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TABLE OF CONTENTS Oct 14 - 20, 2013 Volume 99 Number 35 - 0 comments

Commentary: Surveying the landscape of Ontario's new mining regime

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By: Madeleine J.M. Donahue and Jean Piette, special to The Northern Miner

challenges of this new regime more significantly than majors or companies with advanced exploration projects.

This is a transition period for Ontario’s regulatory regime — one that requires patience, goodwill, education and the ongoing co-operation of all parties if the reforms are to achieve the positive results the government is hoping for. These include greater clarity, less confrontation, enhanced respect for existing Aboriginal and treaty rights, protection of sites of Aboriginal cultural significance and improved prosperity for First Nations communities.

Let’s examine the most important aspects of the new regime:

Mining Act Awareness Program: Effective Nov. 1, 2012, General Regulation 45/11 requires anyone wishing to apply for or renew a prospector’s licence to complete a free, on-line prospector’s awareness program within 60 days of applying. Additionally, current licensees have until Nov. 1, 2014, to complete the program. The program educates

prospectors on the recent changes to the Mining Act and regulations.

Sites of Aboriginal Cultural Significance: Effective Nov. 1, 2012, First Nations communities may apply to the Ministry of Northern Development and Mines (MNDM) to have sites of Aboriginal cultural significance withdrawn so that lands, mining rights or surface rights that are Crown property cannot be staked, prospected, sold or leased. The

threshold size for such protection is 25 hectares or less if certain criteria are met. This is provided for under the Mining Act and General Regulation 45/11. The MNDM will consider whether there are other means to address a community’s concerns, including terms and conditions in exploration permits. Mineral claims holders are entitled to receive notice of a proposal to withdraw or restrict surface rights and to make representations to the MNDM.

Exploration Plans and Exploration Permits: Effective April 1, 2013, and pursuant to Regulation 308/12, persons proposing to undertake certain low-impact, early exploration activities must submit an exploration plan to the MNDM before the activities are undertaken, although the plan is not approved by the MNDM, only circulated. Surface rights owners must also be notified. The MNDM will notify potentially affected First Nations, who will have 30 days to comment regarding any adverse effects the proposed activities may have on their existing or asserted Aboriginal and treaty rights. Unless the MNDM determines that an exploration permit is required, the proponent may not commence the activities until the 30 days have elapsed. The plan expires after two years.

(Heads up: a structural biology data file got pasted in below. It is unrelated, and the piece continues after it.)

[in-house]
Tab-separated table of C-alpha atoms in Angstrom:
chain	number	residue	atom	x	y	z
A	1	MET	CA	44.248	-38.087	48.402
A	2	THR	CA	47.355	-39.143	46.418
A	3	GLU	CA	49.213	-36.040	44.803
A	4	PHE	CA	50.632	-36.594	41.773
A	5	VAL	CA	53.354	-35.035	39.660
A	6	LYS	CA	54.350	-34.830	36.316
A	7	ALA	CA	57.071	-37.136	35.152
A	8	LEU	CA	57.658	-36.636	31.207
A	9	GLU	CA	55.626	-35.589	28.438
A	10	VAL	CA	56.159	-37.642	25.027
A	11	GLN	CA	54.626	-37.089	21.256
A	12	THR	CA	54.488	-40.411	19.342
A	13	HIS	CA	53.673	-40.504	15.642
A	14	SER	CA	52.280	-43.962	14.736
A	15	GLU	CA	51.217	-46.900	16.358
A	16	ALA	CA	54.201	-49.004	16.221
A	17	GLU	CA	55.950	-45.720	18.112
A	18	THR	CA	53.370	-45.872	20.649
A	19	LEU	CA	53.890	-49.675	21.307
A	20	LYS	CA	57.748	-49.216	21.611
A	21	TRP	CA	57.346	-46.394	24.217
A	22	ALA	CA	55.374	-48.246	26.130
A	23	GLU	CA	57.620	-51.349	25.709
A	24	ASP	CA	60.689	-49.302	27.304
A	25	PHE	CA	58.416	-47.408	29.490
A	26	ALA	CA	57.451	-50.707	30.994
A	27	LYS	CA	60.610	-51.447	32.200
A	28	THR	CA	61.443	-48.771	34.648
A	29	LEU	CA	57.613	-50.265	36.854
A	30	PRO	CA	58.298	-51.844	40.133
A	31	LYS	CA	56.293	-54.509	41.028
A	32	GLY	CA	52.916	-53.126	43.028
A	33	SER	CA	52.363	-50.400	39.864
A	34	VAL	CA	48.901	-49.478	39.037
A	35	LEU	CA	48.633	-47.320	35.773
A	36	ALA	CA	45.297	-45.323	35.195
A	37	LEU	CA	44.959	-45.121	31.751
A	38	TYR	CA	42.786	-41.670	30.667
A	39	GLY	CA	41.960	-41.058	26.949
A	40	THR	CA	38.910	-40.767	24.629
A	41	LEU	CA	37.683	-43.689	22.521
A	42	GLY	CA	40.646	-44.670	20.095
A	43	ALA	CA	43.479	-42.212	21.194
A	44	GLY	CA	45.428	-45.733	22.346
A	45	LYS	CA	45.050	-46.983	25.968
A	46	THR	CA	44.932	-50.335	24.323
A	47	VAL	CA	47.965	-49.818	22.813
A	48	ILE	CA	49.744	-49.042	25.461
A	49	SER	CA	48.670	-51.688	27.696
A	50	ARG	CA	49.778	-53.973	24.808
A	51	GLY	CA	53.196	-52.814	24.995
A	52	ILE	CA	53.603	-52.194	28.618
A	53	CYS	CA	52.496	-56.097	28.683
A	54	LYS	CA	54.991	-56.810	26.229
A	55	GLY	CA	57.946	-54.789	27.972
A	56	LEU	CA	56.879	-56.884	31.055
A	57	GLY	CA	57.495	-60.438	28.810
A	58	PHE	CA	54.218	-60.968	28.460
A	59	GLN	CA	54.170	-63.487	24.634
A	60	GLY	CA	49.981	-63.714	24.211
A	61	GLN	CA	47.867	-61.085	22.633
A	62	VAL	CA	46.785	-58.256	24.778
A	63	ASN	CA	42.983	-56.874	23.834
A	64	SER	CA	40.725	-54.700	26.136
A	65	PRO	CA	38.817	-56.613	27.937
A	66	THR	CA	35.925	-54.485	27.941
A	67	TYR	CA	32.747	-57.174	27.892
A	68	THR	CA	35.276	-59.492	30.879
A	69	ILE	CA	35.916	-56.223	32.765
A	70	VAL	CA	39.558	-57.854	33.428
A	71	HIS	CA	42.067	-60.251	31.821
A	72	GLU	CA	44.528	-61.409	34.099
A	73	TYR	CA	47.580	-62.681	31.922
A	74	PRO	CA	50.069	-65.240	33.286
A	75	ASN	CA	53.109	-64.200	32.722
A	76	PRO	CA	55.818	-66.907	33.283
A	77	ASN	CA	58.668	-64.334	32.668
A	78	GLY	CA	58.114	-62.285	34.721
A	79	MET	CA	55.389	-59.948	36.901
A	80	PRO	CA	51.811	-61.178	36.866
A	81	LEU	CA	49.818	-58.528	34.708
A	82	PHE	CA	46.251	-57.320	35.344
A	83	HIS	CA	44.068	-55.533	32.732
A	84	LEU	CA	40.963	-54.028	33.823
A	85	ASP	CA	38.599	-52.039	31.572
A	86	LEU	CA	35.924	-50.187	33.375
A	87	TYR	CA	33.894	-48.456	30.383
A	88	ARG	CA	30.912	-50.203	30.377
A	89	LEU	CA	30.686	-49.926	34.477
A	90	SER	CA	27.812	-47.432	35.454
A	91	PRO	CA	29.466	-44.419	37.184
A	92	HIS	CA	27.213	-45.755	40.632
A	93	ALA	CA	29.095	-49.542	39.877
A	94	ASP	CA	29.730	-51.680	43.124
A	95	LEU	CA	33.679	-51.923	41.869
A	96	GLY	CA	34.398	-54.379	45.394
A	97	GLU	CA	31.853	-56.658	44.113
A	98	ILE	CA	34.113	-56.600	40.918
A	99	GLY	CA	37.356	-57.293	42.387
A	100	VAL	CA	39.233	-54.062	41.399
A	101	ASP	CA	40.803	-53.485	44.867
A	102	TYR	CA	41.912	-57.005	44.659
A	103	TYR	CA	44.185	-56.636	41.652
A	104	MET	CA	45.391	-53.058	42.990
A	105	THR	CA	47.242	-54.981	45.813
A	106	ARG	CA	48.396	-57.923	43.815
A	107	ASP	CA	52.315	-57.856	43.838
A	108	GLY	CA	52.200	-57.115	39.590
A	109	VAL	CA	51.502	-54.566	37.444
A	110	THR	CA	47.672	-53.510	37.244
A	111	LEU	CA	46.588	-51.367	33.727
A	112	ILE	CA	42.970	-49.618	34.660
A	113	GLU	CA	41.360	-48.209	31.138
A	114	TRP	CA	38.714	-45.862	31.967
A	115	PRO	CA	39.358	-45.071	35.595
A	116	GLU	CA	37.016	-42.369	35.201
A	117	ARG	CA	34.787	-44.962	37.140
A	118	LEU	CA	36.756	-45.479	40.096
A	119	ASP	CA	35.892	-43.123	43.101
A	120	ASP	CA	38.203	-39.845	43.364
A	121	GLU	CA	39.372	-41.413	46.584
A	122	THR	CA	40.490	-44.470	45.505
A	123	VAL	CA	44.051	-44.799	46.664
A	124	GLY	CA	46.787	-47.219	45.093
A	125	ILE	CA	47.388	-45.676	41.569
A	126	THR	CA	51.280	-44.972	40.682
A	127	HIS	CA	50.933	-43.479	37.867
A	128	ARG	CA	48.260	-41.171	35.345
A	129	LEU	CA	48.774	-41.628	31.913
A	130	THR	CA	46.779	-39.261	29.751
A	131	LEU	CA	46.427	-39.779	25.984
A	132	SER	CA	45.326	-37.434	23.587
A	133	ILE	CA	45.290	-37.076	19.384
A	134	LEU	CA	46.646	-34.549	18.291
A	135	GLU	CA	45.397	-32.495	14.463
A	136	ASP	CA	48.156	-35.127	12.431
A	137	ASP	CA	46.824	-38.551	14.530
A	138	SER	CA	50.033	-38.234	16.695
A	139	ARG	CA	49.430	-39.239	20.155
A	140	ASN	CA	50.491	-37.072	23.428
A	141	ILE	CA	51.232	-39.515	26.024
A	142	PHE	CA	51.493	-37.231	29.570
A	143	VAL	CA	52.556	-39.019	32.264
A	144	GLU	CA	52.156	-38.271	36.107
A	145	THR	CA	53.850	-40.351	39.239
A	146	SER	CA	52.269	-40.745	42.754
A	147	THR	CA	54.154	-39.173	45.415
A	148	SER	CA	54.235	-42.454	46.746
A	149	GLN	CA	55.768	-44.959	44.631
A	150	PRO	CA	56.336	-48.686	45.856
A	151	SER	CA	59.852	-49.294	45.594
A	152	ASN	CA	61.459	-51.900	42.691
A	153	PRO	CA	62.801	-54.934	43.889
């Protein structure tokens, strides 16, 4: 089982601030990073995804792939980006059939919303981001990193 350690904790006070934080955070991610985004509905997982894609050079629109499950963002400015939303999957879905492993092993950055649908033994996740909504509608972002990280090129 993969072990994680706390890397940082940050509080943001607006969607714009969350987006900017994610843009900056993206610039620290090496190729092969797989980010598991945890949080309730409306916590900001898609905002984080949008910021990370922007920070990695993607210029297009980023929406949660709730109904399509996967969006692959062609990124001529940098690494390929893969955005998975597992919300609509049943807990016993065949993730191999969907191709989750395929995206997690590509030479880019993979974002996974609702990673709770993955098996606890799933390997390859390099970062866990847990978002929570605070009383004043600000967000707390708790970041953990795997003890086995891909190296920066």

Other early exploration activities having a higher impact require an exploration permit. Proponents may only proceed once the MNDM issues the permit. Surface rights owners must also be notified. The MNDM will notify potentially affected First Nations communities, who may comment on the application before a decision is made. Where a proponent consults with a First Nations community before applying for a permit, an Aboriginal consultation report must be included with the application. Within 50 days of MNDM circulating the permit application to potentially affected First Nations communities, the director of MNDM must decide whether to issue the permit and, if so, under what terms and conditions. However, the MNDM may “stop the clock” to allow for additional consultations if there are unresolved concerns. An independent third party may also be designated by the MNDM to hear specific Aboriginal consultation disputes.

Exploration permit applications are posted by MNDM on the Ontario Environmental registry, where the public is invited to submit comments within 30 days. If the application is approved, the permit is valid for three years, with the possibility of one three-year renewal. As at Aug. 14, approximately 76 permit applications and 145 permit decisions appeared to have been posted on the registry since January (although some decisions relate to applications made in 2012).